How widespread is the Omicron variant in Germany?
The highly mutated Omicron variant caused widespread concern when it was first discovered last week - and a handful of cases have now been traced in Germany. Could Omicron have already spread further than the test results suggest? Here's what the experts say.
As has been evident throughout the pandemic, Covid variants often take just weeks to spread internationally - and it seems that the highly transmissible Omicron variant is no exception.
Within days of the new variant being discovered in a genomic sequencing lab in South Africa, the first cases had also been tracked down in Europe - in countries including the UK, Netherlands, Belgium and Germany.
So far, at least six cases of Omicron have been confirmed in Germany, with three in Bavaria, one in Hesse, and two further cases in North Rhine-Westphalia and Lowery Saxony. But experts think this is likely to be an underestimation of real numbers.
According to Oliver Keppler, director of the Max von Pettenkofer Institute at the Ludwig-Maximilians University in Munich, travellers may have been bringing the new variant to European shores for a couple of weeks now. "There may be a few hundred cases in Germany," he told DPA.
The fact that European countries only detected the variant in travellers after South Africa and other countries warned about it probably means that many cases have so far gone undetected, Austrian-born vaccination expert Florian Krammer tweeted a few days ago.
"It also tells us a lot about genome surveillance in some high-income countries," wrote the immunologist from the Icahn School of Medicine.
Is Omicron responsible for high Covid cases in Germany?
Experts think this is a highly unlikely. The current infection figures are linked to the highly transmissible Delta variant, Keppler stressed. On Wednesday, Germany recorded more than 67,000 new cases within a day and a 7-day incidence of 442 infections per 100,000 people.
While the Robert Koch Institute (RKI) hasn't yet released official figures showing the extent of Omicron in Germany, there's very little evidence to suggest that a major wave of infections with the new variant has gone undetected.
However, the course of the pandemic so far has shown that predominant variants can be replaced by more infectious mutants within a relatively short time. The Alpha variant (B.1.1.7) was reported by the UK a few days before Christmas 2020, gradually becoming the dominant strain in Germany in the early months of 2021.
According to RKI data, the switch to the Delta variant discovered in India then took place very quickly over summer. Delta accounts for around 99 percent of all Covid cases in Germany at the moment.
What are health experts doing to determine the numbers?
The fact that Omicron was present in Germany was discovered through routine testing. Each week, a random sample of 5-10 percent of positive Covid tests are subject to genomic testing, with the RKI placing the results in its weekly report.
According to Association of Accredited Laboratories in Medicine (ALM), conventional PCR tests carried out in labs determine whether someone has a Covid infection but don't reveal what variant it is. Additional PCR retesting for certain characteristic mutations can provide indications of Omicron, but a whole genome analysis is still necessary for confirmation.
Special Omicron kits are now being piloted in laboratories to confirm suspected cases of the variant - for example in returning travellers or their contacts.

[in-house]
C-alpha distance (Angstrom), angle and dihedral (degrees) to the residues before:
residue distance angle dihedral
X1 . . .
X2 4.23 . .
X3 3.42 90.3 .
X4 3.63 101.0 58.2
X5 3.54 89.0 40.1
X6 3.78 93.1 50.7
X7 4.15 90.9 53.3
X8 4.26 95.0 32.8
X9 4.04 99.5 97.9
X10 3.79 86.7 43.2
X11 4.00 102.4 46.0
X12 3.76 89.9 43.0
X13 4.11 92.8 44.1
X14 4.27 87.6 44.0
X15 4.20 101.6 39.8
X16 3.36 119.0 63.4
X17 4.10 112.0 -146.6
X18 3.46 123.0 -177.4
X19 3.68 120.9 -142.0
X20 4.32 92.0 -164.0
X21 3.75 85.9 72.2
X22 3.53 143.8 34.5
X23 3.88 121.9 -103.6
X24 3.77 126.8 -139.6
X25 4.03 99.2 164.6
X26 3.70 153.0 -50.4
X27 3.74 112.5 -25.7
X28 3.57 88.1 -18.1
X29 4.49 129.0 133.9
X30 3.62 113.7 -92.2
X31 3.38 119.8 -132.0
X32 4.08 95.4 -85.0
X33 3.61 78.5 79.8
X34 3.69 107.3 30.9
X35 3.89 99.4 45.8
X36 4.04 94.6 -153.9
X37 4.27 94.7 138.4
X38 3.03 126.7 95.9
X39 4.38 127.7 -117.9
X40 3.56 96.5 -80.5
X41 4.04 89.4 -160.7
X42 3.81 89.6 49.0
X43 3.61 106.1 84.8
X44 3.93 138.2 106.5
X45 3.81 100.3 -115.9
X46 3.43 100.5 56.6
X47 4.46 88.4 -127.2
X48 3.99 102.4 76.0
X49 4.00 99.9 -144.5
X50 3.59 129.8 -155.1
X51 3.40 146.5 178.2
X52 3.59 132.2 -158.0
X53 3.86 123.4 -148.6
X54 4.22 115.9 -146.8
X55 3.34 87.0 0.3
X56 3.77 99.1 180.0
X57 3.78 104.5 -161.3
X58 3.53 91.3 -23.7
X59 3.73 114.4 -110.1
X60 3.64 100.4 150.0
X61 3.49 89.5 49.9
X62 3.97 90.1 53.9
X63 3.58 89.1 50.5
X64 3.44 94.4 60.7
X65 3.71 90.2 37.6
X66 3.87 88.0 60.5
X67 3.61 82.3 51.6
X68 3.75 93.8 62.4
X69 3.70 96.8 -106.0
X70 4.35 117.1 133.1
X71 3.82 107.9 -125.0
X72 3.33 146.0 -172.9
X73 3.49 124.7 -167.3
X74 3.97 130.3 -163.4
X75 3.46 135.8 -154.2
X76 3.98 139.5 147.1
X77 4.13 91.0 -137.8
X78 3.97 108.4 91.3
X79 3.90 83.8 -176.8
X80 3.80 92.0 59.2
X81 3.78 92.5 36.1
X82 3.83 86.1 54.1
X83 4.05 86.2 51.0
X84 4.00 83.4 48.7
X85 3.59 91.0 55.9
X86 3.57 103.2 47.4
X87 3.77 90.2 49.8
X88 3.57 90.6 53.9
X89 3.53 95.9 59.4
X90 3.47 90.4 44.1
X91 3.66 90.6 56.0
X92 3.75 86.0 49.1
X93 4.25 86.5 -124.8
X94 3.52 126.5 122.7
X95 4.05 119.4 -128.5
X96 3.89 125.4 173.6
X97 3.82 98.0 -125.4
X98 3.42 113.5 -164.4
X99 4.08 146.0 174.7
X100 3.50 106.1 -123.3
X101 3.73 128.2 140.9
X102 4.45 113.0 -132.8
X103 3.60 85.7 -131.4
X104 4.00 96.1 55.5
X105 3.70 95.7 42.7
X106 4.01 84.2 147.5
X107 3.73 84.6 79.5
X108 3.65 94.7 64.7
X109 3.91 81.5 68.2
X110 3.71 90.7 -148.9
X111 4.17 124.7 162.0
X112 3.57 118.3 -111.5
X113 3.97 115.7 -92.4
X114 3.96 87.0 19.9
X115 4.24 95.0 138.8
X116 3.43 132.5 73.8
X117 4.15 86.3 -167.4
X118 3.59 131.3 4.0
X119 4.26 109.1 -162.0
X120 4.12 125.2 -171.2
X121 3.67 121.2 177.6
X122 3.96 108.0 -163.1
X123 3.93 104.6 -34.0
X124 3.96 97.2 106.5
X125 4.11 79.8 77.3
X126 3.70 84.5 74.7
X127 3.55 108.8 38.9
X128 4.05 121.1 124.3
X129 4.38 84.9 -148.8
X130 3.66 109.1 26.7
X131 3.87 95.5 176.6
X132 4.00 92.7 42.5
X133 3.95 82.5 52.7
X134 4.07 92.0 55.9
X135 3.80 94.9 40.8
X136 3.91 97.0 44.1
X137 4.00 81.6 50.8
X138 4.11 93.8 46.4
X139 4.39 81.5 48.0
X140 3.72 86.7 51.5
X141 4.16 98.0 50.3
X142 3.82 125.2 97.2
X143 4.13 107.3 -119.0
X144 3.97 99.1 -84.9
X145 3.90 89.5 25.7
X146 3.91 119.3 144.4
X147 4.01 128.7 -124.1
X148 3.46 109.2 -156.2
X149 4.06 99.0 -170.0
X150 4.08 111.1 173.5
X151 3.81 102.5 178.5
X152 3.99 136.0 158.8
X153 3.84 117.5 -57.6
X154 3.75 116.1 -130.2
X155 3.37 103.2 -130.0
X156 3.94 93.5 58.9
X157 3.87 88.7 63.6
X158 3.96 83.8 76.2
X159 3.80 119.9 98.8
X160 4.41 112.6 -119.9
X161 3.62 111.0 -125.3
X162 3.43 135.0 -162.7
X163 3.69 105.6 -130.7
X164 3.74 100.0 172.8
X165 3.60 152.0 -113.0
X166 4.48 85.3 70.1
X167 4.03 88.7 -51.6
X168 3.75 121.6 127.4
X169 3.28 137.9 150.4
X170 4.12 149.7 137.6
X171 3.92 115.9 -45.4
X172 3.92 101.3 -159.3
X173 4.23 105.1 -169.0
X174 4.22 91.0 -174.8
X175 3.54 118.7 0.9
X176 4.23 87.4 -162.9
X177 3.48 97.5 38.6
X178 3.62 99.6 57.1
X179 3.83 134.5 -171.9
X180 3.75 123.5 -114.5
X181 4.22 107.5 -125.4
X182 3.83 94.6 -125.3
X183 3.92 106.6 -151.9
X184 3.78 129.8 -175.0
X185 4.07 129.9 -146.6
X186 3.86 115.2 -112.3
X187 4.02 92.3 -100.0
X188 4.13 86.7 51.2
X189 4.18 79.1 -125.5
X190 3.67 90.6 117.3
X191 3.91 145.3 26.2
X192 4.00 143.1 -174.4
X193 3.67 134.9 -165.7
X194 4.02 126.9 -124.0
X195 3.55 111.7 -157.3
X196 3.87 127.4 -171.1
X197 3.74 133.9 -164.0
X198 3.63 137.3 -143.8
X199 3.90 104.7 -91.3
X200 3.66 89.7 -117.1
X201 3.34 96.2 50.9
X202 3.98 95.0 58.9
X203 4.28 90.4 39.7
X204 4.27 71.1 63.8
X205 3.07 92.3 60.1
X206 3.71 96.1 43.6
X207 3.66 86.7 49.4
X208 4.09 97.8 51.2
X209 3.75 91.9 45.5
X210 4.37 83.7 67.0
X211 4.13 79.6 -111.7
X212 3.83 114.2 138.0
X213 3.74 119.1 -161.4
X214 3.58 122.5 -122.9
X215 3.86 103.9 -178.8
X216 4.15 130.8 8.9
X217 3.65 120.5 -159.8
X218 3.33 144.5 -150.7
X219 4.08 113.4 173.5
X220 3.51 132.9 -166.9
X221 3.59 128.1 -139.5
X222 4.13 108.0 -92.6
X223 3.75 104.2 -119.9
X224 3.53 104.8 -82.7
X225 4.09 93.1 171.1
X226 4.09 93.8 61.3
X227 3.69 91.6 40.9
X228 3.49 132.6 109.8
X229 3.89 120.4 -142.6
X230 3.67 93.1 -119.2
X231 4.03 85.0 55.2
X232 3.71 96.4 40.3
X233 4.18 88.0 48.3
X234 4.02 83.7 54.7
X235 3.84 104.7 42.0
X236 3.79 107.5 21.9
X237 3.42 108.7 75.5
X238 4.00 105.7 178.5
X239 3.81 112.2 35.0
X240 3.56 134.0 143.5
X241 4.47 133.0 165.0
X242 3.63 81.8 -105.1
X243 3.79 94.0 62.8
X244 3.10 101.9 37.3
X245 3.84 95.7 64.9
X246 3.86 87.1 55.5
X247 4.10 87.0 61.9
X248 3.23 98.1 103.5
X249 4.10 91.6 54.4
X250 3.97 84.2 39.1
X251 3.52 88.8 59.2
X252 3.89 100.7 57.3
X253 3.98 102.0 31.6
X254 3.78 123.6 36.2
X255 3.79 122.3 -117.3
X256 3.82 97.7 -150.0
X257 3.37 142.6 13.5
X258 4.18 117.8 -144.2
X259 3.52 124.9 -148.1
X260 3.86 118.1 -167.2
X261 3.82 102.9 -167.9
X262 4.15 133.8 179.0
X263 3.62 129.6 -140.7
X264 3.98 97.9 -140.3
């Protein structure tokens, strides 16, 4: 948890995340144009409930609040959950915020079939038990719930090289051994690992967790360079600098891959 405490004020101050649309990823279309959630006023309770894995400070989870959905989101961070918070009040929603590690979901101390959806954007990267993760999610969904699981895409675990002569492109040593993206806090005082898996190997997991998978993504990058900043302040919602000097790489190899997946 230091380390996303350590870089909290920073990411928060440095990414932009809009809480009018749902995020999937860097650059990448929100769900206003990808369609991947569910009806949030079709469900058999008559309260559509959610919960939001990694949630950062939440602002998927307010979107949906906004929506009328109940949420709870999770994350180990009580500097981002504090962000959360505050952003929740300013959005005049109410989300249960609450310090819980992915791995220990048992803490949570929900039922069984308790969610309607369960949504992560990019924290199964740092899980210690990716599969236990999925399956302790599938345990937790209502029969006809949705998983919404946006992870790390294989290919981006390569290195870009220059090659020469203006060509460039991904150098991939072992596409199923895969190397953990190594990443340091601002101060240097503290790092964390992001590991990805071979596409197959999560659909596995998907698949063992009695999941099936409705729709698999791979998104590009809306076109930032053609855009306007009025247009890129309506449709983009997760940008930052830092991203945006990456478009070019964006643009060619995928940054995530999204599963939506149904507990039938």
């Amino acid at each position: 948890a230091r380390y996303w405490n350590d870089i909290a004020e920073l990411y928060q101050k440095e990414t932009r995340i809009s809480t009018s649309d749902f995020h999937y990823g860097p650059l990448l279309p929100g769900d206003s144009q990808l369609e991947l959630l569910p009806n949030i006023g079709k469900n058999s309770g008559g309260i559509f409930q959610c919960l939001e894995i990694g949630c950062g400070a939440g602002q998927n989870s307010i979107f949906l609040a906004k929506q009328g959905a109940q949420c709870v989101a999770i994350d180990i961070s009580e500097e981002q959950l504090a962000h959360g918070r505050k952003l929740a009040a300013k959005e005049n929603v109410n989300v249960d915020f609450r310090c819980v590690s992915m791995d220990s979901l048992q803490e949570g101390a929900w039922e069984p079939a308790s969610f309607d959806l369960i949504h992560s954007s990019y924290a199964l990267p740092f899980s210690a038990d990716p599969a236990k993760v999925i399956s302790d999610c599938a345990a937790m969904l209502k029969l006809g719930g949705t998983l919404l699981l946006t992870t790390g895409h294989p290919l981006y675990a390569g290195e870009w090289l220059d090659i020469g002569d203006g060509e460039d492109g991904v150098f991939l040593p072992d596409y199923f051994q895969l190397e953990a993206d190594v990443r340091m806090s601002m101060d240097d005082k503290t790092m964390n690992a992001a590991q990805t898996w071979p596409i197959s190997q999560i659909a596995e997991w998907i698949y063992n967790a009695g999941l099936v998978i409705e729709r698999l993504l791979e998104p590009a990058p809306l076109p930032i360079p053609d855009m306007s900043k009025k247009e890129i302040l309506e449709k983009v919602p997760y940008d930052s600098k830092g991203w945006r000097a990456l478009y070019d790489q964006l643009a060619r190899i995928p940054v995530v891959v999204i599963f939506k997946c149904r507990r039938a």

A sign points the way to a Covid testing centre in Stralsund, Mecklenburg Western-Pomerania. Photo: picture alliance/dpa | Stefan Sauer
"We assume that by the end of the week at the latest, we will be able to carry out the additional PCR tests for the Omicron variant after the first PCR to detect an infection," ALM board member Nina Beikert told DPA.
To try and get a better picture of the events of the last few weeks, laboratories are likely to start analysing their reserve samples. The RKI has confirmed it will go back and look at genome sequences from the past to understand more about the spread of Omicron in Germany.
How could Omicron influence the fourth wave?
The impact of Omicron - which is believed to be more transmissible than Delta - cannot be accurately estimated yet, according to virologist Sandra Ciesek, who works at the University Hospital Frankfurt. "We currently have a pronounced Delta wave," she told DPA. "That alone is a big problem that demands our full attention."
One thing we do know is that the new variant will place more burden on labs as scientists try to track its spread, she said.
While it's still too early to know for certain, health experts are concerned that the extraordinarily high number of mutations in Omicron could make it more dangerous than previous variants.
A medical professional prepares a dose of Covid vaccine. There are concerns that Omicron could be able to break through vaccine protection more easily than other variants. Photo: picture alliance/dpa/dpa-Zentralbild | Sebastian Willnow
It may also be better able to evade vaccine protection - though modified mRNA vaccines can be developed within a few months if this is the case, according to Germany's BioNTech.
Keppler said that Omicron is particularly worrying at this stage in the pandemic, when Germany's hospitals are already full to capacity.
"In view of the Delta infection dynamics, our health system is already at a dead end, with its back to the wall," he said. "Now we have a car with defective brakes heading towards it."
Omicron properties are still difficult to assess but what is known so far gives rise to fears of a worsening of the situation, said Keppler, adding that there is now "maximum pressure to act to break the fourth wave".